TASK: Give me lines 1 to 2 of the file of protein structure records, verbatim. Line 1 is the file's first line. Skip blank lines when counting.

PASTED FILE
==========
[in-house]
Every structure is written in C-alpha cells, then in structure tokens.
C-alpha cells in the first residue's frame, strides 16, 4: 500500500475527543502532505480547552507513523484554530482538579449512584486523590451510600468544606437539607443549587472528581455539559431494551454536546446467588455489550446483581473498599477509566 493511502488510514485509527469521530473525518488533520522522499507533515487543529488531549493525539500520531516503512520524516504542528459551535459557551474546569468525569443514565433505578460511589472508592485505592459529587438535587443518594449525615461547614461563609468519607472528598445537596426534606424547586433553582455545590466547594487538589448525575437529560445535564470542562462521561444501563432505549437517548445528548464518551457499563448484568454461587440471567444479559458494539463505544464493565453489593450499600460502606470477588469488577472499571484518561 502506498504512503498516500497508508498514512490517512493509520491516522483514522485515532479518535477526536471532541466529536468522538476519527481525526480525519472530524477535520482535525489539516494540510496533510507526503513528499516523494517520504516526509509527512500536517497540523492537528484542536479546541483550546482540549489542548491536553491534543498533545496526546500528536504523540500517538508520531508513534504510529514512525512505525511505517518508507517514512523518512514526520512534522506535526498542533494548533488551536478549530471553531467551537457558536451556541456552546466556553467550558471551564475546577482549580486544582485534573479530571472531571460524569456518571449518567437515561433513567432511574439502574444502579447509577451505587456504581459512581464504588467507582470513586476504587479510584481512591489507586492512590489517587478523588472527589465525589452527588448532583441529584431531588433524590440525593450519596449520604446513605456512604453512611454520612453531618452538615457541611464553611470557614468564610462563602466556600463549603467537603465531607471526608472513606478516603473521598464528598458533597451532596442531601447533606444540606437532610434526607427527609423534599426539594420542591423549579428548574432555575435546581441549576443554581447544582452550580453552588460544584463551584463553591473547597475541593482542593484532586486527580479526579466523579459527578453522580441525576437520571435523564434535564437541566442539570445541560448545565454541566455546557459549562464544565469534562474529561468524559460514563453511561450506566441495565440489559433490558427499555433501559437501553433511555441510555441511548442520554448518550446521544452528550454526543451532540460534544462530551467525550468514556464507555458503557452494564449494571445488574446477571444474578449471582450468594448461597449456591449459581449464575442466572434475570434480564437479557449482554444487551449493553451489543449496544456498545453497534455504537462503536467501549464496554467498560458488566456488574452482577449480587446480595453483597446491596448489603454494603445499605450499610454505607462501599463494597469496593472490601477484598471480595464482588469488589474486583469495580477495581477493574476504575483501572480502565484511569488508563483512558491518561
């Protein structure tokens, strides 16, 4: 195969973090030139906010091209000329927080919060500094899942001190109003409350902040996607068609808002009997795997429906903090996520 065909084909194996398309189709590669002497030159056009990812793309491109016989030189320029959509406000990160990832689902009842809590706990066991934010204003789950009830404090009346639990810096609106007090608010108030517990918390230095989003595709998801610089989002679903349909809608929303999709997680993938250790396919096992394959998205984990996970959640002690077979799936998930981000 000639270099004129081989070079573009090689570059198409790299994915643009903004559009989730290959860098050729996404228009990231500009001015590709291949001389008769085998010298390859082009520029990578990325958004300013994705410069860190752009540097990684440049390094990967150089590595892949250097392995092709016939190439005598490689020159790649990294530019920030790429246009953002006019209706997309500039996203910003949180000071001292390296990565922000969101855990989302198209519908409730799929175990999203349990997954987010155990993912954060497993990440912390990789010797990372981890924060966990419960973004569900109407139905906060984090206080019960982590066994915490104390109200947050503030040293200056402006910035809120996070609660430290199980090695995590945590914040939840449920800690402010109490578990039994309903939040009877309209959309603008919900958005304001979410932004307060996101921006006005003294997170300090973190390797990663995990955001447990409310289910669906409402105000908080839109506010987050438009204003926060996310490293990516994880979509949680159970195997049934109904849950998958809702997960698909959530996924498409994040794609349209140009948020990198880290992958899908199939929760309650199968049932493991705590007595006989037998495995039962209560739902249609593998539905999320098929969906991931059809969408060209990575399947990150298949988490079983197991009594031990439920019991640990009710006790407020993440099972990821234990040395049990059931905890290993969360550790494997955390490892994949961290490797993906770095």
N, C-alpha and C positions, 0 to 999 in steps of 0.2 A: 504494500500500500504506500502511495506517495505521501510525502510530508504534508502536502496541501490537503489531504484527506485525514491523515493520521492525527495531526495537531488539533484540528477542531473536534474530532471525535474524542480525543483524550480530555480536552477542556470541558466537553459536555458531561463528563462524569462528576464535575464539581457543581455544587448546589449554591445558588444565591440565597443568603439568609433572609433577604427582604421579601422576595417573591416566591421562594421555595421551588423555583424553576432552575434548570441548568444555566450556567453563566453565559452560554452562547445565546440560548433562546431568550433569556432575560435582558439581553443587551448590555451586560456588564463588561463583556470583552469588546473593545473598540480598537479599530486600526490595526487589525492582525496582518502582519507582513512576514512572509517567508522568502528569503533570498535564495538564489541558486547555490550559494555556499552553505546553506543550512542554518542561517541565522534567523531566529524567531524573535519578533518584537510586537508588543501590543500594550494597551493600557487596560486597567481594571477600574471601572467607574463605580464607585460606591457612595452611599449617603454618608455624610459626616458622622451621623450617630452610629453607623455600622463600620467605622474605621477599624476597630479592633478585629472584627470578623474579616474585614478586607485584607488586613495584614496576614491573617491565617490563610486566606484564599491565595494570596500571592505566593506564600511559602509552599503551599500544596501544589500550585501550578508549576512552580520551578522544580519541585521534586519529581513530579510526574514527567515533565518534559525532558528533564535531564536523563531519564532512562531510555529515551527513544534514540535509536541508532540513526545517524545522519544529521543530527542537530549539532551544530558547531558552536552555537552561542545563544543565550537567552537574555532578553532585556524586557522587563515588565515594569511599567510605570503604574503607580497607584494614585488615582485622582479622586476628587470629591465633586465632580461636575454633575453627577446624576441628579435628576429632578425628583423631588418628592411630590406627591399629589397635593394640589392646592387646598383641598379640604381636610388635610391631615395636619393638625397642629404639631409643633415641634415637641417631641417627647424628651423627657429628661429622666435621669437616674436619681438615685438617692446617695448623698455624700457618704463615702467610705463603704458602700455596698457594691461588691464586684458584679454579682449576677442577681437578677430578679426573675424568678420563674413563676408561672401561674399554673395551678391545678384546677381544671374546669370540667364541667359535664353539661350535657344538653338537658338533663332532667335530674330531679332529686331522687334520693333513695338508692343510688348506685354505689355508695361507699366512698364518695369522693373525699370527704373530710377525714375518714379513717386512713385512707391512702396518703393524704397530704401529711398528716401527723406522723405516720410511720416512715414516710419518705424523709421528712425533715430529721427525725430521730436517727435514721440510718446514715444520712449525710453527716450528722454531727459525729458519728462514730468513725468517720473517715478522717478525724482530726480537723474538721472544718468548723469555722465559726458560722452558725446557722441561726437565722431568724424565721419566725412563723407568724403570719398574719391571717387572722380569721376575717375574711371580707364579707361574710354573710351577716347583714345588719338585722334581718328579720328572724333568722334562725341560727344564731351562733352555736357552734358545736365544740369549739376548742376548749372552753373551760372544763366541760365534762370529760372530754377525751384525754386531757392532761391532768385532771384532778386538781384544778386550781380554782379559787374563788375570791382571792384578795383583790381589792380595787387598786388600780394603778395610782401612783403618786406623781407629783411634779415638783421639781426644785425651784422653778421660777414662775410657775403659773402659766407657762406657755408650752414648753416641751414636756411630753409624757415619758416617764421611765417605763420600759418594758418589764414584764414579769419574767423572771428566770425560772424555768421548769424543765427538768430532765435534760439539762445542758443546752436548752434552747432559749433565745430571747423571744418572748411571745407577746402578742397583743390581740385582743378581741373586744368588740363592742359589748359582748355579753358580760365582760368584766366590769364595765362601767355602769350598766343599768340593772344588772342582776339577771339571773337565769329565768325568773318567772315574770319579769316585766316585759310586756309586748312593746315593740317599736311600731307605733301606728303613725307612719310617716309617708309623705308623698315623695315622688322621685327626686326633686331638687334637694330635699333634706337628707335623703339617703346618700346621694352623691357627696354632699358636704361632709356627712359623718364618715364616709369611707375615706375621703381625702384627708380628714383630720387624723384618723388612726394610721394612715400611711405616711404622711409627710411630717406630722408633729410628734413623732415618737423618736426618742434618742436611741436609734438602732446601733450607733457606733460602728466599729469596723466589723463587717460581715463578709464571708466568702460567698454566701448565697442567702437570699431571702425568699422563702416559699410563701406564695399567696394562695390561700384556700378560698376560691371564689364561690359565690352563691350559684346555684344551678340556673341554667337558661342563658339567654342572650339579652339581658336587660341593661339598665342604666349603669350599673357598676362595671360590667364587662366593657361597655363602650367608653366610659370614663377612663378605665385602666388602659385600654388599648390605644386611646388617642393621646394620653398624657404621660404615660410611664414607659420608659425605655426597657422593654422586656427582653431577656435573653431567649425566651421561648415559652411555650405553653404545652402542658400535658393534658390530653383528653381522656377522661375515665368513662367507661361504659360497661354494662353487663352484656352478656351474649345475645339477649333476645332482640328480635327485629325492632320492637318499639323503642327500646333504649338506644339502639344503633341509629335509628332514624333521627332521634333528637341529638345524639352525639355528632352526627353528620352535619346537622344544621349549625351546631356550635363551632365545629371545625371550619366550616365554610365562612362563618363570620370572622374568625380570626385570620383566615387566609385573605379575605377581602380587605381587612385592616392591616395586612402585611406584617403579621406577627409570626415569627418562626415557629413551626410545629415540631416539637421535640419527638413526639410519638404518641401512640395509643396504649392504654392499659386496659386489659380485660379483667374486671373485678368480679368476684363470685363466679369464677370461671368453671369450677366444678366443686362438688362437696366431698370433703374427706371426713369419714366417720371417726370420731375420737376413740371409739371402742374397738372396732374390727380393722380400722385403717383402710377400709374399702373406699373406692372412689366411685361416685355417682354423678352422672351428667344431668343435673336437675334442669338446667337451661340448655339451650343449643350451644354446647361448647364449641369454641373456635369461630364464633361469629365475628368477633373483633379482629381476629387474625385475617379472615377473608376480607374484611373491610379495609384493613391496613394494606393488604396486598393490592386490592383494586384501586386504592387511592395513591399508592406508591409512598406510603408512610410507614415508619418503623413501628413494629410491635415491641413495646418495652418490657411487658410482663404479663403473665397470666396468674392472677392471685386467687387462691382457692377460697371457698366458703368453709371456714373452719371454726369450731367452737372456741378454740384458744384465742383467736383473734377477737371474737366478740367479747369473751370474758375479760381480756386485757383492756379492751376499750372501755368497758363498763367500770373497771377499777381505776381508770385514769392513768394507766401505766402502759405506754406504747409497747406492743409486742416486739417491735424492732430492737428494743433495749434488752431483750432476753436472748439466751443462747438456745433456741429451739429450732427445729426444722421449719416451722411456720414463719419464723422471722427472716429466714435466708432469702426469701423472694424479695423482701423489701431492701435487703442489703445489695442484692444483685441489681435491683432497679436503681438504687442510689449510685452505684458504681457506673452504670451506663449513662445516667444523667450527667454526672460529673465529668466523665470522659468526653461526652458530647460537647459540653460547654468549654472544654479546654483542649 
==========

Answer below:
[in-house]
Every structure is written in C-alpha cells, then in structure tokens.